Brewing Beyond Hops: Tree Beer

Brewers and beer lovers alike may be surprised by the newest ingredient used in craft beer: wafer ash tree fruit. Texas-based Jester King Brewery has released a tree beer that uses this bitter and unusual fruit as a replacement of hops. Make sure to check out this article to find out more about the amazing brewing process of this new beer and the resourceful ingenuity of home brewers!

Tree Beer: Brewing with Wafer Ash

Craft beer and ancient history merge in a unique concoction when Jester King Brewery uses the fruits of the wafer ash tree in their latest special brew. Among the many world-wide brewing traditions, a resourcefulness has been the cornerstone since the very beginning. Homebrewers and artisans alike have often looked back to the past to find new and creative ways to construct the flavors of their beer. This is the spirit of trial and experimentation that Jester King honors with their latest branch of beer brewed specifically with wafer ash.

What is Wafer Ash?

Wafer ash, also known as hop hornbeam, is a small tree that can be found in North America, Eastern Asia, and Europe. It is a sturdy species, capable of growing up to 10 feet in height with a trunk measuring nearly 8 inches around. Its deciduous leaves are fan-shaped. The broad leaves are doubly serrated and grow in opposite pairs. The most unique aspect of the wafer ash tree is the nut-like fruit it produces each autumn.

The fruit’s outer casing is leathery and brown-gray in color. Inside are two or three sections that contain the wafer ash nut. These nuts vary from gray-green to brown-black and can either be smooth or slightly hairy. As the name implies, these nuts contain an ash-like quality similar to hop-bitter beer.

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Brewing with Wafer Ash

Jester King was the first American brewery to explore the idea of using wafer ash to provide the bitter flavor of hops. For a few brews, the brewery swapped out hops entirely with wafer ash and created an intriguing new flavor profile. The brewery hoped to draw attention to the ancient resourcefulness of homebrewers and offer a new kind of craft beer.

That isn’t to say that wafer ash will replace hops anytime soon; hops do provide a more well-rounded flavor with ample bitterness, aroma, and flavor that wafer ash cannot match. Fortunately, wafer ash and hops together offer a unique flavor completely void of any overly intense bitterness. Overall, the use of wafer ash helps create unique and exciting flavors.

Brewer's Guide to Using Wafer Ash

Using wafer ash in beer brewing can be compared to using regular hops. The ash does provide traditional bittering qualities, although it needs to be added at the beginning of the boil and left in for at least an hour to achieve the maximum bitterness. Adding the wafer ash nuts during the last five minutes of the boil releases some flavor but does not achieve the desired bitterness.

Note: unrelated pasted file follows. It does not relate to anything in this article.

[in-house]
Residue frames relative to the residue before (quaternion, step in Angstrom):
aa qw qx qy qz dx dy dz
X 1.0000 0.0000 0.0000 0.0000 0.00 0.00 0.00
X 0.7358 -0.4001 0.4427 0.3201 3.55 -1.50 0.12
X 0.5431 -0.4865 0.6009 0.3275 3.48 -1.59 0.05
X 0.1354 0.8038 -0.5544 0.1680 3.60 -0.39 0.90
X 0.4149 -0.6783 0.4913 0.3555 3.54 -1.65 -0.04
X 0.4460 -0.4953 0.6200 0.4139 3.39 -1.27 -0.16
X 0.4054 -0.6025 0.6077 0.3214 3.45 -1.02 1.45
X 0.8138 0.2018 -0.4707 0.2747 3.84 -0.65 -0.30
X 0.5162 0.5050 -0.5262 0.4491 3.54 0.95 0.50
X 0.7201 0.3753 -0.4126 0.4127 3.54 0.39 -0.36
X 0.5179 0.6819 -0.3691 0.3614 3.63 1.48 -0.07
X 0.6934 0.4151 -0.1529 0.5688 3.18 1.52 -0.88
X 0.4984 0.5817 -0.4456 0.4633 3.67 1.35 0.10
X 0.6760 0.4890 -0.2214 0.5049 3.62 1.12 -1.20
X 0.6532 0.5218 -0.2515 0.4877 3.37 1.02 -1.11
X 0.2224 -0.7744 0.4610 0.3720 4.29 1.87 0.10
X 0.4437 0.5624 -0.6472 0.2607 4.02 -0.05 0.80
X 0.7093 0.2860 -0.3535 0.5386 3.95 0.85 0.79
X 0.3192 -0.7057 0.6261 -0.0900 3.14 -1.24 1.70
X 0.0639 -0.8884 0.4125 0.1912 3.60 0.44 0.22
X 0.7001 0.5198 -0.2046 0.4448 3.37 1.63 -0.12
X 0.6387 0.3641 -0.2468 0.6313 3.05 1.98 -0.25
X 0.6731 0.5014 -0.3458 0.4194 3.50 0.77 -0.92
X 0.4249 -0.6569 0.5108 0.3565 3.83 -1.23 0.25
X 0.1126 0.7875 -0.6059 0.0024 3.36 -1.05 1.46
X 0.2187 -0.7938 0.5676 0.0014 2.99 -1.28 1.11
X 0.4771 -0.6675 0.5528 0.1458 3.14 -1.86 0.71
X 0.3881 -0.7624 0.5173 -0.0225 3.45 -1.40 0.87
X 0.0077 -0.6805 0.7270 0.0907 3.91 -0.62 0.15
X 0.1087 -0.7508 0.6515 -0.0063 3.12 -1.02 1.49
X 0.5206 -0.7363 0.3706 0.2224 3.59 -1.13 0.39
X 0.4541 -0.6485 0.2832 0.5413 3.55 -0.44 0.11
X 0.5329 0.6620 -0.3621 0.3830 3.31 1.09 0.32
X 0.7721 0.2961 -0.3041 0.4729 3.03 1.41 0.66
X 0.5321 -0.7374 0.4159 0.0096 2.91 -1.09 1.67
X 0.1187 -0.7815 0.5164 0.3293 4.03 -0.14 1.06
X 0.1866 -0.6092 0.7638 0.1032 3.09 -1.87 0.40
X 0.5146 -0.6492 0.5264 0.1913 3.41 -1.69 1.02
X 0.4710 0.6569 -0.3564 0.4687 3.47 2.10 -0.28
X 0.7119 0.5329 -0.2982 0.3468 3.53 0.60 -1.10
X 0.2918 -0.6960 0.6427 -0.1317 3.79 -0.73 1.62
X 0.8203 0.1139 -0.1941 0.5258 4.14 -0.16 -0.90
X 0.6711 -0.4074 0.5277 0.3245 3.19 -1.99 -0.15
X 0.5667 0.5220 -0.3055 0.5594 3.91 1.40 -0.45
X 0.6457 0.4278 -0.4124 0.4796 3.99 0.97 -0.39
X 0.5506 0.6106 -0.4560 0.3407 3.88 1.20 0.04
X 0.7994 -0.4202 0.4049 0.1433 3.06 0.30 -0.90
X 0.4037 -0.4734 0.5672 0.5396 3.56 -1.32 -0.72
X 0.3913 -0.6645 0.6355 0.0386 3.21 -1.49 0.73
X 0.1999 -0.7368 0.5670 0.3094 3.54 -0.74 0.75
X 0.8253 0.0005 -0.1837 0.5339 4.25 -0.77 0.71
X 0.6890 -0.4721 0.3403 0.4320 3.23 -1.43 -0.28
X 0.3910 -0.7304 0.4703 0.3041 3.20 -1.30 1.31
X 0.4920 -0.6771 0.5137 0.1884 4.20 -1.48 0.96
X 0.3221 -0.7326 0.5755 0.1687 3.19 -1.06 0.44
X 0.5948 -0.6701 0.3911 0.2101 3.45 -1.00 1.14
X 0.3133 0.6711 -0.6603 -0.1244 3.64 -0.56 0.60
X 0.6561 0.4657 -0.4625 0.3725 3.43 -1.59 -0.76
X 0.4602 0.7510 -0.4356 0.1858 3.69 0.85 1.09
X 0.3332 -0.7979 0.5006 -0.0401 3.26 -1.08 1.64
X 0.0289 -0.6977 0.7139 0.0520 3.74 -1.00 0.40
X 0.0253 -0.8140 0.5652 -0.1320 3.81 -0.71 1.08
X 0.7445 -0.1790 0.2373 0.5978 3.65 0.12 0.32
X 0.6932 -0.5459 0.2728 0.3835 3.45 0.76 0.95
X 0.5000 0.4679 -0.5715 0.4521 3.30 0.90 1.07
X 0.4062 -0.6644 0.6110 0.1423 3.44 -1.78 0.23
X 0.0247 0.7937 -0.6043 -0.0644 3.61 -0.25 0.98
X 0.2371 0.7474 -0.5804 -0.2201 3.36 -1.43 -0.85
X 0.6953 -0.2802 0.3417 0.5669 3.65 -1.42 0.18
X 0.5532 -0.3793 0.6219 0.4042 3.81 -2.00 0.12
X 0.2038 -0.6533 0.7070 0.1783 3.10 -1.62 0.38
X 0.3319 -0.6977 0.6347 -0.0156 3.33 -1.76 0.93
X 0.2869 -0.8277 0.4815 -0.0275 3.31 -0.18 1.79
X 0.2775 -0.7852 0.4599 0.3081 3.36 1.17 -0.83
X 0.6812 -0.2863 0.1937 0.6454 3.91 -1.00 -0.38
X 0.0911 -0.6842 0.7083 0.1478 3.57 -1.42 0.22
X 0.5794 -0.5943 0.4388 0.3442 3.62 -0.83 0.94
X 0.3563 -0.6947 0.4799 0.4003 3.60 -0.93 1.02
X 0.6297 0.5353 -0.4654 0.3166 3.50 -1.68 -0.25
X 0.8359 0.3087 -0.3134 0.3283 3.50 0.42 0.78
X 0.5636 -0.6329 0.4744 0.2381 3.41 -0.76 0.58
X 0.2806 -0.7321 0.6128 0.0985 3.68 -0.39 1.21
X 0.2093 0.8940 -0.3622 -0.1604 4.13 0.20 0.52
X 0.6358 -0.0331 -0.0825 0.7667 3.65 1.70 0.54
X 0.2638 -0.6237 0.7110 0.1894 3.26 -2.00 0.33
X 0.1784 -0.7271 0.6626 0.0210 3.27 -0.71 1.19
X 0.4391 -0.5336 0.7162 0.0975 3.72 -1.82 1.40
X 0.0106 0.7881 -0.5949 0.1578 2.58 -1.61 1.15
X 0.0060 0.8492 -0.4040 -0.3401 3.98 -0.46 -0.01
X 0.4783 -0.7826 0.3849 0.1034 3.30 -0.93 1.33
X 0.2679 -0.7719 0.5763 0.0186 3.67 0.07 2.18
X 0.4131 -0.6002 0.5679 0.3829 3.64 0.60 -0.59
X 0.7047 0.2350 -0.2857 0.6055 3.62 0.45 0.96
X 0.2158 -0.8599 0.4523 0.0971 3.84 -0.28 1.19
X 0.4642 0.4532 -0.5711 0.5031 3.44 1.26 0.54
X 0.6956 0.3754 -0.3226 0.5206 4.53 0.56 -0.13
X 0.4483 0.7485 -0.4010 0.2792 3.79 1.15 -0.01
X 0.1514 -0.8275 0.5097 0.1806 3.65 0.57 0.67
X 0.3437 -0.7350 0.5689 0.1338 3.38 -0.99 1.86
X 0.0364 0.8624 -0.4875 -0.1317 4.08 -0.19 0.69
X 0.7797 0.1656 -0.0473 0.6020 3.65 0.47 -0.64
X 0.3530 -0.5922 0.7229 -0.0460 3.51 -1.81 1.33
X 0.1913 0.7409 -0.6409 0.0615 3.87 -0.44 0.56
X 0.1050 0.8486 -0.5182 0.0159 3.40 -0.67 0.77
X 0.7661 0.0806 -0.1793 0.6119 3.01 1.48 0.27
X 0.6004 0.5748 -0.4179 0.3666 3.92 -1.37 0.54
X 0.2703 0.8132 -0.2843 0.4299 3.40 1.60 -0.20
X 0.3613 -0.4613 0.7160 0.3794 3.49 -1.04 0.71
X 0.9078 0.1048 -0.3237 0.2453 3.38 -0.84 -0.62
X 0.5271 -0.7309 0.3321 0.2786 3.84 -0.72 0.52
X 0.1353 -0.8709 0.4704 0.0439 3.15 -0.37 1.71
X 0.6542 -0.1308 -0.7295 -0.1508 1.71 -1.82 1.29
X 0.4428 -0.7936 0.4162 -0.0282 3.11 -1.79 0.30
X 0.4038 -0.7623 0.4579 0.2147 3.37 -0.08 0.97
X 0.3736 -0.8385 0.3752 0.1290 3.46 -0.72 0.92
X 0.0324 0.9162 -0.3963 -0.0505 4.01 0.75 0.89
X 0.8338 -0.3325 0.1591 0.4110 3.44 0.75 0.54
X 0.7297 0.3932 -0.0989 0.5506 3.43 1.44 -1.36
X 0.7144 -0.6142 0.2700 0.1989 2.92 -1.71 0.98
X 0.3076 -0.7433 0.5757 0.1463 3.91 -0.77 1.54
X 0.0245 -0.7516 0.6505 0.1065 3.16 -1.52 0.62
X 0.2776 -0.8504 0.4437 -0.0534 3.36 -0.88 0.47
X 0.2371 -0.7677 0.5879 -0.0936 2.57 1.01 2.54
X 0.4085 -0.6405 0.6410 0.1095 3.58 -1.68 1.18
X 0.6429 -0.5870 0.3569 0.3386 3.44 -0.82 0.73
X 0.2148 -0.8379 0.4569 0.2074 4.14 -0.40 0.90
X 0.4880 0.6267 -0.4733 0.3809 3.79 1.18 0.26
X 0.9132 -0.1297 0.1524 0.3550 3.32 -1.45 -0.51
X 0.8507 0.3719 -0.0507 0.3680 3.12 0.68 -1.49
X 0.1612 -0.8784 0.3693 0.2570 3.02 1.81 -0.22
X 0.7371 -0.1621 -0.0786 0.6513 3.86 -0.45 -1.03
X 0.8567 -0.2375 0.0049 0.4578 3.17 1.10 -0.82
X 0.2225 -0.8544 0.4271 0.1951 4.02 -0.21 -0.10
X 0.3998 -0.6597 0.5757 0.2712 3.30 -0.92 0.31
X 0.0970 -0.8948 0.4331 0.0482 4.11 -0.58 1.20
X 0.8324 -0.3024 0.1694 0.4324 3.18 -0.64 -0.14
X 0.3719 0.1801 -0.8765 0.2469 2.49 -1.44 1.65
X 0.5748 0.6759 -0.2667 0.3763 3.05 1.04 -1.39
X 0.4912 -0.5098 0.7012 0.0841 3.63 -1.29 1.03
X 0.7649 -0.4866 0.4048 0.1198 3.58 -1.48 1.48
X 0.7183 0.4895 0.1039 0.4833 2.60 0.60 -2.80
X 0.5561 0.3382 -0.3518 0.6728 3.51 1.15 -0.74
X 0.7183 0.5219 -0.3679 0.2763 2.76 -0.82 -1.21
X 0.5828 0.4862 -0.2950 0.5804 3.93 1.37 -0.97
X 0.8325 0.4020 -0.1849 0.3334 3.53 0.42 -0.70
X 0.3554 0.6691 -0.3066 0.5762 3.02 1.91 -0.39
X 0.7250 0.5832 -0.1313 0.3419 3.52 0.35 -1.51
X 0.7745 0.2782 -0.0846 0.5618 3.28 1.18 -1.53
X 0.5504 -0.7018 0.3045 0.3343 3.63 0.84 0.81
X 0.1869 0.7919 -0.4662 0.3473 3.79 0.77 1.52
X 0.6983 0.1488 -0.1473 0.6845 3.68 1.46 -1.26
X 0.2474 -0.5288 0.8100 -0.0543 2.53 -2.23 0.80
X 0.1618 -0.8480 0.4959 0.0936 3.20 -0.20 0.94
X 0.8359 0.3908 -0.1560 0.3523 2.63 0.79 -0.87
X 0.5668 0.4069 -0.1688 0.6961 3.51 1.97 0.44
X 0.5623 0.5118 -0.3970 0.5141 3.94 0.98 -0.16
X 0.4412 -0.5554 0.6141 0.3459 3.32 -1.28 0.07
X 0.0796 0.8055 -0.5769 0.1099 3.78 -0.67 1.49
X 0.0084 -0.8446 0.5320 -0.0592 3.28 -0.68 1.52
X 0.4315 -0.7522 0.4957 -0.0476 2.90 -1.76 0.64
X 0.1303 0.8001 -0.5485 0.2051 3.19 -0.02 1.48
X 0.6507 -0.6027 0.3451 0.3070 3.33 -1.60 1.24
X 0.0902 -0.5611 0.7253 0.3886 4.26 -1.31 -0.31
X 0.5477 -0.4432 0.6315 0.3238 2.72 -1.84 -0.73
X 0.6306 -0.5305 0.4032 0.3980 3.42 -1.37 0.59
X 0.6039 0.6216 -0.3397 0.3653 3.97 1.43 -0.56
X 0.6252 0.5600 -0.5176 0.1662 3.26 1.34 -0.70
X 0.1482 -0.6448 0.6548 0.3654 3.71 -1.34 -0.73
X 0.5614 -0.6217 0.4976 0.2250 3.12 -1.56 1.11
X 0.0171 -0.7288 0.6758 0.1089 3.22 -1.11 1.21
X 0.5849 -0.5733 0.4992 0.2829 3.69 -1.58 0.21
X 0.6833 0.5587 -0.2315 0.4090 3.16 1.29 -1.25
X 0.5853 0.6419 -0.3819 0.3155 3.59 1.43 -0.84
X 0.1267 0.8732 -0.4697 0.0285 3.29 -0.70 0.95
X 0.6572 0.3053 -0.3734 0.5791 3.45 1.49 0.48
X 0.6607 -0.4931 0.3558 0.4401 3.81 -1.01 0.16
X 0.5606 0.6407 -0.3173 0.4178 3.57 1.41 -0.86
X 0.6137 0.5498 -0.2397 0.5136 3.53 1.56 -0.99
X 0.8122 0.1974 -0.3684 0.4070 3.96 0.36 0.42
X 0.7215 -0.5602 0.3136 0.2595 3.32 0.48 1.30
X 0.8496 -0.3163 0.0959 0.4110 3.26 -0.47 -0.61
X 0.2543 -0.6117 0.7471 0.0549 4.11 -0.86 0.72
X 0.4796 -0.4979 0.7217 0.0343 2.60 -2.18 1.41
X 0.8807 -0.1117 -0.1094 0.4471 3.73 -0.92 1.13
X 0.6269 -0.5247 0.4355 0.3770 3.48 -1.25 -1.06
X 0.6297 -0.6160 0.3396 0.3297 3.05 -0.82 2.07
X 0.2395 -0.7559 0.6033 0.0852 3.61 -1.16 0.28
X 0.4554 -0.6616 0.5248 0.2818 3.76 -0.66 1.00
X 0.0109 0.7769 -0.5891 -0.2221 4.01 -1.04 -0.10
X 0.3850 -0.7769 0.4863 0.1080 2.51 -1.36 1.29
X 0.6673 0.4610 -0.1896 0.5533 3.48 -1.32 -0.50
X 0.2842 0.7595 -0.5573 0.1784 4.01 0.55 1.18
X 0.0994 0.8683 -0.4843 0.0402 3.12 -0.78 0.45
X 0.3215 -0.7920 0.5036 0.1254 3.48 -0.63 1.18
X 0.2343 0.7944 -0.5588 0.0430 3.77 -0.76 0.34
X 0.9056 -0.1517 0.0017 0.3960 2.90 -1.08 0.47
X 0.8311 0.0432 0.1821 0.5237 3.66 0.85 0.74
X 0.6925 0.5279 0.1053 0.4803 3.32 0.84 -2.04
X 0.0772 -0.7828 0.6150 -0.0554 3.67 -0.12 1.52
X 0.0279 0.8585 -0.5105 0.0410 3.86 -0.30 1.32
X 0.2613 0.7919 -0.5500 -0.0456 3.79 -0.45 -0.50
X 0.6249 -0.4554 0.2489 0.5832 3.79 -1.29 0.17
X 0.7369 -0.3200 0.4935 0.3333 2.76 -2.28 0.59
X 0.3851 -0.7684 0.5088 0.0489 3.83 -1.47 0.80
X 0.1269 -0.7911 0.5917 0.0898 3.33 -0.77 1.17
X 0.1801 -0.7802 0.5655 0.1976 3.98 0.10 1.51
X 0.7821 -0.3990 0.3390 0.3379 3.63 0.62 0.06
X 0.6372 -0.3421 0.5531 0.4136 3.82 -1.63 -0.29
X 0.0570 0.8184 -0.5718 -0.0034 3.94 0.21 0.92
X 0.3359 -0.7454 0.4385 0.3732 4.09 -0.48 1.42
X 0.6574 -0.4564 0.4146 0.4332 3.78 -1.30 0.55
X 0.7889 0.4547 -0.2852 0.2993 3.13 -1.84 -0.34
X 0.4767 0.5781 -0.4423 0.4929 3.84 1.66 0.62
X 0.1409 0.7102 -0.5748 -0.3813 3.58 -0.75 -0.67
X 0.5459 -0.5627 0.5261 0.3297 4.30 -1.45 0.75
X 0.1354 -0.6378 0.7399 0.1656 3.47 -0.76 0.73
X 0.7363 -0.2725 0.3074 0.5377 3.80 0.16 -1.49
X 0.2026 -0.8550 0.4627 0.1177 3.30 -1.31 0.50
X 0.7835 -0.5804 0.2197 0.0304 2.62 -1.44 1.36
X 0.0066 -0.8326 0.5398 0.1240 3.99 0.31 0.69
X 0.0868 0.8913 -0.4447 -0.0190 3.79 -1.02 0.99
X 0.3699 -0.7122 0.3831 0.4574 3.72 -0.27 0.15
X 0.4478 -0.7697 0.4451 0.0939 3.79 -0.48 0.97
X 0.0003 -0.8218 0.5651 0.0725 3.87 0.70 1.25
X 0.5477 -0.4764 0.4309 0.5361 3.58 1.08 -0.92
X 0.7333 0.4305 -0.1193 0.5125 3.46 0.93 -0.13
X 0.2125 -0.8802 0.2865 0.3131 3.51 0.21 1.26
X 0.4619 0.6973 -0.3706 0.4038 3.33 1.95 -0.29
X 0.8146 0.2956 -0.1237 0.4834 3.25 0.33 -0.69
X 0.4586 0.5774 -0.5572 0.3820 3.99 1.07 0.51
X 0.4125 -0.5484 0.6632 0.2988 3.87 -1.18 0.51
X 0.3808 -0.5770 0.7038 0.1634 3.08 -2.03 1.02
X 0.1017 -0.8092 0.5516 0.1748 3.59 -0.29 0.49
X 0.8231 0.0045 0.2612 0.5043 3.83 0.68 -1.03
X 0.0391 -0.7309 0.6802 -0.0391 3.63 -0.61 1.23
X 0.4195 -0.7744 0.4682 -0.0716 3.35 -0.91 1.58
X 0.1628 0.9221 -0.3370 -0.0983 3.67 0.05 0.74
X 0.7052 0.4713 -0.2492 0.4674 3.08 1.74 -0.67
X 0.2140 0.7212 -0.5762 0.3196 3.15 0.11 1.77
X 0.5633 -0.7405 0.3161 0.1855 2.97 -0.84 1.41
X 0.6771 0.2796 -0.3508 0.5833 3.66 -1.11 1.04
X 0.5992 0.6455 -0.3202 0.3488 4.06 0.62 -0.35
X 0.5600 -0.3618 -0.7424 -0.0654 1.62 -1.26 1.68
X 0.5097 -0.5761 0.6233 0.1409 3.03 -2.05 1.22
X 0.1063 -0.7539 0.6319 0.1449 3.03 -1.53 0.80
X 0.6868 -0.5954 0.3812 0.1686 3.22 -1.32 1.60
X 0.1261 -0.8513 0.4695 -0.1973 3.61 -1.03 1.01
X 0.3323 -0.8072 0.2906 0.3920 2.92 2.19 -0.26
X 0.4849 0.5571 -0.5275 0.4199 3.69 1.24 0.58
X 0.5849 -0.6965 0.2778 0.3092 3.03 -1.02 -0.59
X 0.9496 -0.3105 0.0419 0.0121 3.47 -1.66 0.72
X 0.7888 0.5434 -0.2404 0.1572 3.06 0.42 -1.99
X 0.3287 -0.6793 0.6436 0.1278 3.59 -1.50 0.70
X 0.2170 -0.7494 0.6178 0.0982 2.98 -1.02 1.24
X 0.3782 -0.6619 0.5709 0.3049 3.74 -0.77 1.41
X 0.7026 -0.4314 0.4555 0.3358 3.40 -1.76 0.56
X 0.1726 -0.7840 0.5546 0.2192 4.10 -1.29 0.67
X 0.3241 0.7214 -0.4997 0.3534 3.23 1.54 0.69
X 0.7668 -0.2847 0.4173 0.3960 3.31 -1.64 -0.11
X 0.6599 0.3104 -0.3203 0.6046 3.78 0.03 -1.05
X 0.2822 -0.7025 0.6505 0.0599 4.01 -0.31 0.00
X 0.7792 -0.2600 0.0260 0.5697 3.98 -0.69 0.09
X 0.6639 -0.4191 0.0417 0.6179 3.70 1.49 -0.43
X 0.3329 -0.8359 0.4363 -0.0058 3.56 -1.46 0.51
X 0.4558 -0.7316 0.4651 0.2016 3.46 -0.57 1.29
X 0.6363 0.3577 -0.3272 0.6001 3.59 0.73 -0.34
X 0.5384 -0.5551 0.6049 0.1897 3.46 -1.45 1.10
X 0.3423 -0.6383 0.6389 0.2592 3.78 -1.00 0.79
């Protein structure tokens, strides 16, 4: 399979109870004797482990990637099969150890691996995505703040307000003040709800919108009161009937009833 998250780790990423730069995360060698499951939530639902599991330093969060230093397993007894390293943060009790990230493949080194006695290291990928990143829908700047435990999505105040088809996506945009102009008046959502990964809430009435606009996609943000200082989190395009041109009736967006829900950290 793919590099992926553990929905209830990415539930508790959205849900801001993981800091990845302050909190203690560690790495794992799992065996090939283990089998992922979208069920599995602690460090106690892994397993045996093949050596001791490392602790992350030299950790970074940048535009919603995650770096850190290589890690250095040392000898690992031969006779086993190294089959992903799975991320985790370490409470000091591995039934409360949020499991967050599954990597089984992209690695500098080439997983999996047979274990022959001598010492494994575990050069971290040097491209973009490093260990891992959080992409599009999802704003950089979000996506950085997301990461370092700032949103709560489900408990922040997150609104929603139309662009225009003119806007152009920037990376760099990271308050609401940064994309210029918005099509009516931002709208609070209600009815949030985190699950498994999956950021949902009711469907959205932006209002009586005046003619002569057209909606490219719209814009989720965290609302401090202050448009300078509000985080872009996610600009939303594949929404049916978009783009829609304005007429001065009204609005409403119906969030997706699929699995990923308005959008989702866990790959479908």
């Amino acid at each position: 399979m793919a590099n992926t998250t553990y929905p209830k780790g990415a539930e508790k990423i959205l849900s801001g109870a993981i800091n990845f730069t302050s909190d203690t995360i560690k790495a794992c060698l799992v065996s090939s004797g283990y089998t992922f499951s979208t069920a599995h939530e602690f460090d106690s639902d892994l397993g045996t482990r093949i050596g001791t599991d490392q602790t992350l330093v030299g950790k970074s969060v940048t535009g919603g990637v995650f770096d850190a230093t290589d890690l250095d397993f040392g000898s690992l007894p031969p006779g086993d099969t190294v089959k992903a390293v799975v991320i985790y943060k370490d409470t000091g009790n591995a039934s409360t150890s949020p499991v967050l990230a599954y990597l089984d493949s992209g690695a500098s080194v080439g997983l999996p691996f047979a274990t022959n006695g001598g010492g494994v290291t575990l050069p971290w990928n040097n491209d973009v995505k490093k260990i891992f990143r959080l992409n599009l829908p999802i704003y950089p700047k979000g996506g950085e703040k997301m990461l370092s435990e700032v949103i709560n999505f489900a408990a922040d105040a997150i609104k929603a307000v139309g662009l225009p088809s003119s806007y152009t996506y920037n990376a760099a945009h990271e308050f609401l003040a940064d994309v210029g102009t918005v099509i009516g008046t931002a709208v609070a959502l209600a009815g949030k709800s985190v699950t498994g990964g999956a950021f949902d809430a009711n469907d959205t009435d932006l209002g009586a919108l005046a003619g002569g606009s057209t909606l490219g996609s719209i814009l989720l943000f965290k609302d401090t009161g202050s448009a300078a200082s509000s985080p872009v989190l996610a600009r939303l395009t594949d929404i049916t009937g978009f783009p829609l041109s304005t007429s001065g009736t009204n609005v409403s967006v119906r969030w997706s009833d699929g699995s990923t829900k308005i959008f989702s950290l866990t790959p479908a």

The amount of wafer ash to use for every five gallons of beer will differ, as the bitterness of each nut can be a bit of a surprise. As a good rule, 1/2 to 1 ounce of wafer ash nuts is a good place to start, and it can easily be adjusted to taste during the next brew. Be sure to inspect the wafer ash nuts, as the intensity of flavor can vary significantly.

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Using Wafer Ash Tips and Tricks

  • Wafer ash nuts can be boiled or toasted to release its full spectrum of flavors.
  • Powdering wafer ash nuts can help make them easier to dissolve when used together with hops.
  • Adding wafer ash nuts after fermentation (dry-hopping) increases aroma without introducing added bitterness.
  • Do not add wafer ash late in the boil if using for bitterness, as it can cause a grassy, soapy taste.

Benefits of Brewing with Wafer Ash

Jester King set out to honor the ingenuity of resourceful homebrewers of history, but the brewery has opened an entirely new era of beer brewing. By using wafer ash instead of hops, brewers can save money on a single brew, or they can simply use wafer ash nuts to complement the flavor of the hops already added. Additionally, wafer ash adds a certain subtlety that can make the beer more complex and unique.

Conclusion

Brewing beer with wafer ash is a creative and entertaining way for brewers to add a twist of complexity and subtlety to their favorite beers. Though it does not fully replace hops, wafer ash can reduce the cost of a single batch without losing its flavorful spirit. Moreover, w

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